A LEEP is a loop electrosurgical excision procedure used to remove some types of precancerous cells from the cervix, known as cervical dysplasia. This procedure is not required for all types of cervical dysplasia, and is typically only reserved for cases of moderate or severe dysplasia. The specific type of cervical dysplasia that a patient has is diagnosed with a colposcopy procedure.
During a LEEP, a heated electric current is passed through a thin wire. This wire “loop” is then used remove a small portion of the cervix containing the abnormal cells, or dysplasia. The goal of the LEEP is to treat cervical dysplasia by excising it. In our practice, LEEPs are performed as an out-patient surgical procedure with anesthesia sedation and a paracervical block, which consists of numbing the cervix with local anesthesia called lidocaine. The cervical tissue removed at the time of LEEP is sent to the pathologist to review, and your final follow-up plan is made based on these results. Following a LEEP, every patient will need AT LEAST a repeat pap smear every 6 months for 1 year.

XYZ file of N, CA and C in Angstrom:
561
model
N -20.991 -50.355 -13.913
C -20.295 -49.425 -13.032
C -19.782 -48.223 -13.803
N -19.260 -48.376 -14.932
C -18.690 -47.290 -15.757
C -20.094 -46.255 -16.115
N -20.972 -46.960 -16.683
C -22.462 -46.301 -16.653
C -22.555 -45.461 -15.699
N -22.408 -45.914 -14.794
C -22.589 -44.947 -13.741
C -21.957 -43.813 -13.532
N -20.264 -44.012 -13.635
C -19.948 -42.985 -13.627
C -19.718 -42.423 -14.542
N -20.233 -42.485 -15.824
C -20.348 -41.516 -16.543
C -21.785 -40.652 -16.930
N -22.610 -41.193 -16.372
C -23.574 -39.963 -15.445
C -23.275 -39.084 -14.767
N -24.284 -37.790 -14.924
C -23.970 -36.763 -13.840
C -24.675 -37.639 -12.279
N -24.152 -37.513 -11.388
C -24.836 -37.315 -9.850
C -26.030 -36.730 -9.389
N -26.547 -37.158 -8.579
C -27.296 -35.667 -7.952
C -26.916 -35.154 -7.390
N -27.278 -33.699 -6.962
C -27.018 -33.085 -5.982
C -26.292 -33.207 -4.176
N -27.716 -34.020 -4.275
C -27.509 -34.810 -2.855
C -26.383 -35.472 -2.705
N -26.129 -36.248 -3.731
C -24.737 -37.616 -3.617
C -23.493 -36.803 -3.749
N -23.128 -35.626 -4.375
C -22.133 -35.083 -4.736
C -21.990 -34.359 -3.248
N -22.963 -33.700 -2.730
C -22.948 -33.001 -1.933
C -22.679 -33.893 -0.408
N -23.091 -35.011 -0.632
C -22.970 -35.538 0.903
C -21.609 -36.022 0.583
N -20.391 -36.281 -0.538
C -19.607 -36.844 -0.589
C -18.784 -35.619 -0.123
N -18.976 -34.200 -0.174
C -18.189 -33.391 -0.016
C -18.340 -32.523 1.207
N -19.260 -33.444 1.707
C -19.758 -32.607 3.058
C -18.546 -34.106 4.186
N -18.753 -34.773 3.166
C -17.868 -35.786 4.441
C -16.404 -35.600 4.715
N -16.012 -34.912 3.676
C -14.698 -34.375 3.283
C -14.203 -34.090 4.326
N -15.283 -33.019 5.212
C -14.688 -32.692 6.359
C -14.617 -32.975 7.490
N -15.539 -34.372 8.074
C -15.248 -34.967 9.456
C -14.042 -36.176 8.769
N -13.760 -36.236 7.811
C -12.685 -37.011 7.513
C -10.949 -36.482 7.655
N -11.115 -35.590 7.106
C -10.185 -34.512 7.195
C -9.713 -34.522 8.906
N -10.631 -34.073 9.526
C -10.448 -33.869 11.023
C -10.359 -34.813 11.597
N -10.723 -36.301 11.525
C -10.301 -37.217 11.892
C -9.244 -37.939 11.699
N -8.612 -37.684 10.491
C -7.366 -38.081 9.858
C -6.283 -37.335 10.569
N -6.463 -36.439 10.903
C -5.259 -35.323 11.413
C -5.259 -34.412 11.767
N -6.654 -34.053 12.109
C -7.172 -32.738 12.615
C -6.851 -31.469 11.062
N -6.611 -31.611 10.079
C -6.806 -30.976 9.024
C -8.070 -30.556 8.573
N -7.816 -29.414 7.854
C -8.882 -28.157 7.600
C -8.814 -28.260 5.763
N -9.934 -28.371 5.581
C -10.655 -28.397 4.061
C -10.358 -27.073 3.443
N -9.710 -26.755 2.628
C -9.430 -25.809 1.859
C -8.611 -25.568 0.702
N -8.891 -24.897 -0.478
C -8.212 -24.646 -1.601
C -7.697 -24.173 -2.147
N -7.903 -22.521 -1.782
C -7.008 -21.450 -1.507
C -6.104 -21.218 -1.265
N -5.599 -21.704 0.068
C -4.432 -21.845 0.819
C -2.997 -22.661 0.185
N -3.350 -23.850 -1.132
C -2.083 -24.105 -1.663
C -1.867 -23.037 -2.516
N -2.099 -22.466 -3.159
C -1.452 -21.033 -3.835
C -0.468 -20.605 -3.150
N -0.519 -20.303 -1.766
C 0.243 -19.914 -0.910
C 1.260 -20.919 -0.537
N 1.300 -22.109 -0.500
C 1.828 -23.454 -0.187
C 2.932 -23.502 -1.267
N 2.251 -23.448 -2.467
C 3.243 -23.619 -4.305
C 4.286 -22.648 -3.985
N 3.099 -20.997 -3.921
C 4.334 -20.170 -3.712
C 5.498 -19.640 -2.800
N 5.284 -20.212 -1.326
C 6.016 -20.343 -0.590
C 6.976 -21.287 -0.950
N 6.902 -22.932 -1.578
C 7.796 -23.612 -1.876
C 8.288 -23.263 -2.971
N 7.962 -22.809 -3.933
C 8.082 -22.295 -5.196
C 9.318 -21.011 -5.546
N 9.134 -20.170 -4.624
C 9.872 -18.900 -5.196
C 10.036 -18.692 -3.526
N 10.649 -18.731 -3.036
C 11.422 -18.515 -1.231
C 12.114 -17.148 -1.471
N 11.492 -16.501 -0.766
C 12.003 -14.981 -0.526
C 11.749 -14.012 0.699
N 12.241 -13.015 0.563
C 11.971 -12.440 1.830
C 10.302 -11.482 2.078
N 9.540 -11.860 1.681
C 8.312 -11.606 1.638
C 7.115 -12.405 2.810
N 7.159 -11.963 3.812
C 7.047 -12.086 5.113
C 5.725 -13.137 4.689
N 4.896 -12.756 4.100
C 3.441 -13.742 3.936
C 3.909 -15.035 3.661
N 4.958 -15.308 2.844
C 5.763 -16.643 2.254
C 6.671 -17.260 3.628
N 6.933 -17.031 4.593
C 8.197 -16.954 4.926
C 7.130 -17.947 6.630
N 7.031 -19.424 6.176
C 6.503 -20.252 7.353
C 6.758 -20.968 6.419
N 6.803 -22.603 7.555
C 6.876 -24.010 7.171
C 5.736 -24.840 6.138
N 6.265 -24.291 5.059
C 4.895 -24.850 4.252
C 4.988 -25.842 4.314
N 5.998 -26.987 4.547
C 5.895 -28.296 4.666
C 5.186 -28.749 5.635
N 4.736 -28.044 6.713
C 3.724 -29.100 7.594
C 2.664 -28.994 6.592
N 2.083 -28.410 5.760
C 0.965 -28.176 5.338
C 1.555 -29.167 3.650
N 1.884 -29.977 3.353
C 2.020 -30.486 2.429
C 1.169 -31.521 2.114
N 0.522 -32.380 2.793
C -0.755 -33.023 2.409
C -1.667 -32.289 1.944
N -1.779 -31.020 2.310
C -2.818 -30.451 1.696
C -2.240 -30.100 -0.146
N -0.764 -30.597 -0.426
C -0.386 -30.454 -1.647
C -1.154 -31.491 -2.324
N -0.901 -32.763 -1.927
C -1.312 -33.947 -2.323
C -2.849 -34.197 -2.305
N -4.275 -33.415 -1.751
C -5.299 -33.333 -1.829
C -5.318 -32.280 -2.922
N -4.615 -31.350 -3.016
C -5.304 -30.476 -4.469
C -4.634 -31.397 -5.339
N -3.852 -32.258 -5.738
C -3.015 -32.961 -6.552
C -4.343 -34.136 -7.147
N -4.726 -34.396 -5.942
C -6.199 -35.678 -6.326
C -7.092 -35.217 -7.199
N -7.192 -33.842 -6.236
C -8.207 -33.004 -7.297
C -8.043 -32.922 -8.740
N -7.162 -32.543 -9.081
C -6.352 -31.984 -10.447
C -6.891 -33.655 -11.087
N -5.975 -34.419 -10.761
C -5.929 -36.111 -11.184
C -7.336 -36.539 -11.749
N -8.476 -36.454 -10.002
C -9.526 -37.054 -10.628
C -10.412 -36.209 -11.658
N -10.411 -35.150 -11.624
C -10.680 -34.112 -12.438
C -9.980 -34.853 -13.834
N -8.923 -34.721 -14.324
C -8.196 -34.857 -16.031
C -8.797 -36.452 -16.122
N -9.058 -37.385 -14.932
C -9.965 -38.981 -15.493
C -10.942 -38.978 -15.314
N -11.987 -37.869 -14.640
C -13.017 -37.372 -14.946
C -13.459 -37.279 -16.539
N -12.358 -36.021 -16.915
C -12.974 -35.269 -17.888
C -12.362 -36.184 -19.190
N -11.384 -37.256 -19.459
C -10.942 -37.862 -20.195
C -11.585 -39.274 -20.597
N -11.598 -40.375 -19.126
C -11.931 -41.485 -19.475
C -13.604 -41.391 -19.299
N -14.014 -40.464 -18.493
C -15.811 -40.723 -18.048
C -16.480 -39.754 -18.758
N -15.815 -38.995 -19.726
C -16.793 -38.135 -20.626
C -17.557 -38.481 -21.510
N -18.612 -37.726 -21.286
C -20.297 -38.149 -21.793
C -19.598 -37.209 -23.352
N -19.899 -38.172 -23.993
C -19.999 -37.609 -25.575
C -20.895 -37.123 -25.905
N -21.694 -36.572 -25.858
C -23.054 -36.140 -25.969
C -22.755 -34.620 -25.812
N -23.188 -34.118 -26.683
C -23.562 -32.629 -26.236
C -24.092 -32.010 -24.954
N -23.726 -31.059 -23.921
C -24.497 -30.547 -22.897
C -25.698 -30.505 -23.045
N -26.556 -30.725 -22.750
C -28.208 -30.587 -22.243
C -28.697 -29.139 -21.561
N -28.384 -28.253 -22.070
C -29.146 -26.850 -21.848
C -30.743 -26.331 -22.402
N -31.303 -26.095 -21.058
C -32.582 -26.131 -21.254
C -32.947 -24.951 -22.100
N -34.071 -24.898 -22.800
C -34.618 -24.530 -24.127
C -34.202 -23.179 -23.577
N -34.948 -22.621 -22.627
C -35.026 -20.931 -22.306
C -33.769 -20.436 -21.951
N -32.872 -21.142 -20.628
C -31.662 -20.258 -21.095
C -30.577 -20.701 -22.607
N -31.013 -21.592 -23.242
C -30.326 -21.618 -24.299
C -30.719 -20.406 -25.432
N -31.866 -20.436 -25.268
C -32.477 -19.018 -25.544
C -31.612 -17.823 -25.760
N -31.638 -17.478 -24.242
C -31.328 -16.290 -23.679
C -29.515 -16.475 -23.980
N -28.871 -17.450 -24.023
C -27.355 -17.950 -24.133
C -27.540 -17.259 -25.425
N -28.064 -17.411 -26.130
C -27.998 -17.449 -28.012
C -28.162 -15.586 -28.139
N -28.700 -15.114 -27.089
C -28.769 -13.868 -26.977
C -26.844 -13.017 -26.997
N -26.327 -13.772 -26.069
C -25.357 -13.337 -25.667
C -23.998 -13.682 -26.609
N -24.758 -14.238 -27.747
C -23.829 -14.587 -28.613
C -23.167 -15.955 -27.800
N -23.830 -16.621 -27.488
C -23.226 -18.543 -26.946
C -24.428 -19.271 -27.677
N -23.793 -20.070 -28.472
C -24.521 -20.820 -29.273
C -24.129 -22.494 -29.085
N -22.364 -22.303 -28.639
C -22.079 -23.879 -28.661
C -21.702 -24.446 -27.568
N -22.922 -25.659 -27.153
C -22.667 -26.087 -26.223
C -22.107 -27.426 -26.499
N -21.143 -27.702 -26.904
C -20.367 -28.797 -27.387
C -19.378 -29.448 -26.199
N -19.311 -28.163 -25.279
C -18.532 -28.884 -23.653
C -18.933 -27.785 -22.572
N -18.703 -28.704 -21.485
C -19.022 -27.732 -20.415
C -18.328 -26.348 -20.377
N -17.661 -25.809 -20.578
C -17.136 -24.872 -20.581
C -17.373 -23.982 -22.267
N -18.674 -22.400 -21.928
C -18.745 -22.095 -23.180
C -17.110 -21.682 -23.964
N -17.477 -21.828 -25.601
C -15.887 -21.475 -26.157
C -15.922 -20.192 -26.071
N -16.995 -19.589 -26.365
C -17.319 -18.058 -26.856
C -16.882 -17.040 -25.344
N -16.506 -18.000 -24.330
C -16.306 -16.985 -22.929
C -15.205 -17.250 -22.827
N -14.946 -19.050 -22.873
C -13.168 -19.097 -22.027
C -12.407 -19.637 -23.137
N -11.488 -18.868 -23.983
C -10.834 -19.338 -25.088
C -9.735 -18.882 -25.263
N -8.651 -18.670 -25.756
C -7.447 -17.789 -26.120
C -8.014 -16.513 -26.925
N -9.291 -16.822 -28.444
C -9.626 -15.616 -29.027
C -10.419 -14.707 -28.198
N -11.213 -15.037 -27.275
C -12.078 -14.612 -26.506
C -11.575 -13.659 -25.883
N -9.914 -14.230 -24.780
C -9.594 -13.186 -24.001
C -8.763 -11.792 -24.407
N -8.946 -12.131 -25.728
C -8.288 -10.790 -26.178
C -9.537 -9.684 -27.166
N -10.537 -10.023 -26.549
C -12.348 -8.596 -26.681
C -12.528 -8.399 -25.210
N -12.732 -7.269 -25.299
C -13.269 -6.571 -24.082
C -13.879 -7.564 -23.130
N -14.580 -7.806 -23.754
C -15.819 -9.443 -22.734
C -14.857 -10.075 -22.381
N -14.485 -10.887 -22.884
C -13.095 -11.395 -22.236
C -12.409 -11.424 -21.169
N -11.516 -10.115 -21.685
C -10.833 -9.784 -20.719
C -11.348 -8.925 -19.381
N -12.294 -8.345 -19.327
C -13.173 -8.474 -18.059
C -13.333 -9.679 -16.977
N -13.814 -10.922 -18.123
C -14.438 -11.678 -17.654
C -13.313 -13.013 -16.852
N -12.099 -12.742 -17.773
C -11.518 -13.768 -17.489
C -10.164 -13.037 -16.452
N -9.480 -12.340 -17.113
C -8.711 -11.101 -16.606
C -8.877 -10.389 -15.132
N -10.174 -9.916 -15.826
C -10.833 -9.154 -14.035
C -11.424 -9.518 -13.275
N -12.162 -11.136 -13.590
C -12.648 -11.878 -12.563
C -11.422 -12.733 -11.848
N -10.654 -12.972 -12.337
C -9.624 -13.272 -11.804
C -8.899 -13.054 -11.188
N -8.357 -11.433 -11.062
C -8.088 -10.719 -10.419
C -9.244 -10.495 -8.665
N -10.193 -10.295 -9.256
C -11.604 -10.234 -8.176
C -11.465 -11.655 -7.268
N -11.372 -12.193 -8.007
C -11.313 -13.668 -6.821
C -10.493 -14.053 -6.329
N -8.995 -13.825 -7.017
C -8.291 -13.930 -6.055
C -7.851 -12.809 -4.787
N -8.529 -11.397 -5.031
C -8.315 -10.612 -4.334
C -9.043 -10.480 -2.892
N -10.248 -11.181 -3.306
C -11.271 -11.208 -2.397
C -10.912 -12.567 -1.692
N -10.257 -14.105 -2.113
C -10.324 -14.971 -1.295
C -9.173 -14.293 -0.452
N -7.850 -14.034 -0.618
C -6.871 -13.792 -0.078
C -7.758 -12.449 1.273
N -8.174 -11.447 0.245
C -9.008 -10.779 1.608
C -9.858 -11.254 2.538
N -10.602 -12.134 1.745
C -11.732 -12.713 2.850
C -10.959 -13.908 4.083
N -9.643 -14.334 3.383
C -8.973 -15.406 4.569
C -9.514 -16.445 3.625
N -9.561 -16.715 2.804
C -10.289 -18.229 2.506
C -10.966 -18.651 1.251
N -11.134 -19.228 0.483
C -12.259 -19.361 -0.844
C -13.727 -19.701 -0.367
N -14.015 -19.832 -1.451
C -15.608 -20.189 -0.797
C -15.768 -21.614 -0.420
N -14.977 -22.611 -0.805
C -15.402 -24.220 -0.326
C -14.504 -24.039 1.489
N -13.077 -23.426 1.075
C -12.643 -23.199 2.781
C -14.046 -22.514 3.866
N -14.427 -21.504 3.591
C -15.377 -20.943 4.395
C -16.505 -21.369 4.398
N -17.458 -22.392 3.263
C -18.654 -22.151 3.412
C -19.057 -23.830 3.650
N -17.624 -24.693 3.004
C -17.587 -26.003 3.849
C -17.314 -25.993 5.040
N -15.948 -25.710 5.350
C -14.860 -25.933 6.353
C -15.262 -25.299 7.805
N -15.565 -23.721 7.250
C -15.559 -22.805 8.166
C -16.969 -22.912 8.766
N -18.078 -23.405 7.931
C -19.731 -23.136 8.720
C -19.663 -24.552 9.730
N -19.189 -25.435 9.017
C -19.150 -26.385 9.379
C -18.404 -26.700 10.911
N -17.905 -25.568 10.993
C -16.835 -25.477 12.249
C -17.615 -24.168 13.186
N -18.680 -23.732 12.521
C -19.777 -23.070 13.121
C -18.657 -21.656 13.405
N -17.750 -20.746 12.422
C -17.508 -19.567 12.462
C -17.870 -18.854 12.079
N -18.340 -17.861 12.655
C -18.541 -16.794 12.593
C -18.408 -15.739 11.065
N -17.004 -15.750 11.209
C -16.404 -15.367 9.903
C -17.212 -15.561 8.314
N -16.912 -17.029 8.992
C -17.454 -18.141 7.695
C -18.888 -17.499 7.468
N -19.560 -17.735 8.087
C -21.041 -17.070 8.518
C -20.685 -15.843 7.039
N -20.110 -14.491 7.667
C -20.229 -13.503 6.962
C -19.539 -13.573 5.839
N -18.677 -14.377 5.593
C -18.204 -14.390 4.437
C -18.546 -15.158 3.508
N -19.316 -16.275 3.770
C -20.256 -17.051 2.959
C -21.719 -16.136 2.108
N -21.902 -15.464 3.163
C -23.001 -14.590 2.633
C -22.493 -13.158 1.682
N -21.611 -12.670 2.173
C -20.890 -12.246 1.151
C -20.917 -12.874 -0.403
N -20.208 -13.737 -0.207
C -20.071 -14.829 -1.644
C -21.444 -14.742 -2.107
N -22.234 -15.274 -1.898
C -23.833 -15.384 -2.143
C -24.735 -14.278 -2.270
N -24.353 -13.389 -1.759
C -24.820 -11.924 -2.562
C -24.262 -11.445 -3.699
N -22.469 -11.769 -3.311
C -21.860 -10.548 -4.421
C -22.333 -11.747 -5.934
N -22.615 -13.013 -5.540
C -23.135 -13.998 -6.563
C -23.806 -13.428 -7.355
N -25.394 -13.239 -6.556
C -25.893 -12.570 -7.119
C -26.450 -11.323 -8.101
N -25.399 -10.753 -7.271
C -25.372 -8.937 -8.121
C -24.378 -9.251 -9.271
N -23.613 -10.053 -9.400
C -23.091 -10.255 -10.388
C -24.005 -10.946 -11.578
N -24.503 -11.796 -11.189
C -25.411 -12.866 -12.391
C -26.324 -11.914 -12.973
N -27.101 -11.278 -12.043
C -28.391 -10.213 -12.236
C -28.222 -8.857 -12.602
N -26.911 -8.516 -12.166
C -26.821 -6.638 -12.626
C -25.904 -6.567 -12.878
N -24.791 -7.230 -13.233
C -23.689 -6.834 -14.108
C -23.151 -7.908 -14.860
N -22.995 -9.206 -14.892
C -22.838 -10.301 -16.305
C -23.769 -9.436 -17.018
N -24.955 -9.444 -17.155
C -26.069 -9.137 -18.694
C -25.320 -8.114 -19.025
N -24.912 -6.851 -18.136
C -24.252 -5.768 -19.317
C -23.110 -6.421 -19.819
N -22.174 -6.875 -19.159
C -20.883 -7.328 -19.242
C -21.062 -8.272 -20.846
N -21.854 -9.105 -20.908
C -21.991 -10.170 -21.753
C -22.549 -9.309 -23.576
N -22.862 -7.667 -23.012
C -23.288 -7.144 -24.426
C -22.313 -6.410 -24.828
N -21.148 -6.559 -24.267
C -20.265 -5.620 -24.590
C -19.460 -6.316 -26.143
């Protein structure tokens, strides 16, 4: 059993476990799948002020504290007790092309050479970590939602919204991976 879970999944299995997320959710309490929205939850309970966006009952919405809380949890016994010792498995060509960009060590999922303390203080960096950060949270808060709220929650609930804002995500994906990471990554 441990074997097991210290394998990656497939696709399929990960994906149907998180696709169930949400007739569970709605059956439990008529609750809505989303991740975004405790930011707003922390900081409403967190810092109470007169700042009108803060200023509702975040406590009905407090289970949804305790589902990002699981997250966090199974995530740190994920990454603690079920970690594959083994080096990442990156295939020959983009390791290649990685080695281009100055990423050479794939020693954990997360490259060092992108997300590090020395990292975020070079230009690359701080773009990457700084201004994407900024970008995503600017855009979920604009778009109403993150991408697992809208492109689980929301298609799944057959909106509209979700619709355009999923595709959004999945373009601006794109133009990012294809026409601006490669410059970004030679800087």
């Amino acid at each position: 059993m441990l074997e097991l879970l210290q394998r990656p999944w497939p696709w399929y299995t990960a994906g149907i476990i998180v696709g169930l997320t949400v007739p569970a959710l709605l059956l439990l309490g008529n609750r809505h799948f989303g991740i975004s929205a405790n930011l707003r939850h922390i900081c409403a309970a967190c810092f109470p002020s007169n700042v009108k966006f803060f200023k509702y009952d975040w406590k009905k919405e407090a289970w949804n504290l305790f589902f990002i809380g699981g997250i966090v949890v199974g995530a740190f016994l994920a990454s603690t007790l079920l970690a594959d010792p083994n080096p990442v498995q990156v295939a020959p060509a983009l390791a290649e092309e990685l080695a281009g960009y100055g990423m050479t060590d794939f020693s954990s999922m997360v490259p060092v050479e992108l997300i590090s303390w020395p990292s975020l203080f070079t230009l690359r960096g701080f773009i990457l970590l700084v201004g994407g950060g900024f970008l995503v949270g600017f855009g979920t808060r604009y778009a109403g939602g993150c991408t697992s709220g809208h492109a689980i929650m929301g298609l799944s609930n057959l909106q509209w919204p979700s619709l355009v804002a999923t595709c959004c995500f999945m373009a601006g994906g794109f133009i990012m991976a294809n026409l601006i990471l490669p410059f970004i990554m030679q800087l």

Immediately following the LEEP, it is common to have light bleeding and brown vaginal discharge, similar to the coffee grounds discharge after colposcopy. It is very important to refrain from sexual intercourse until your postoperative follow-up appointment to allow the LEEP site to heal, and to prevent infection and heavy vaginal bleeding. If you experience fever, chills, or heavy vaginal bleeding exceeding 1 pad per hour, it is important that you call the office immediately.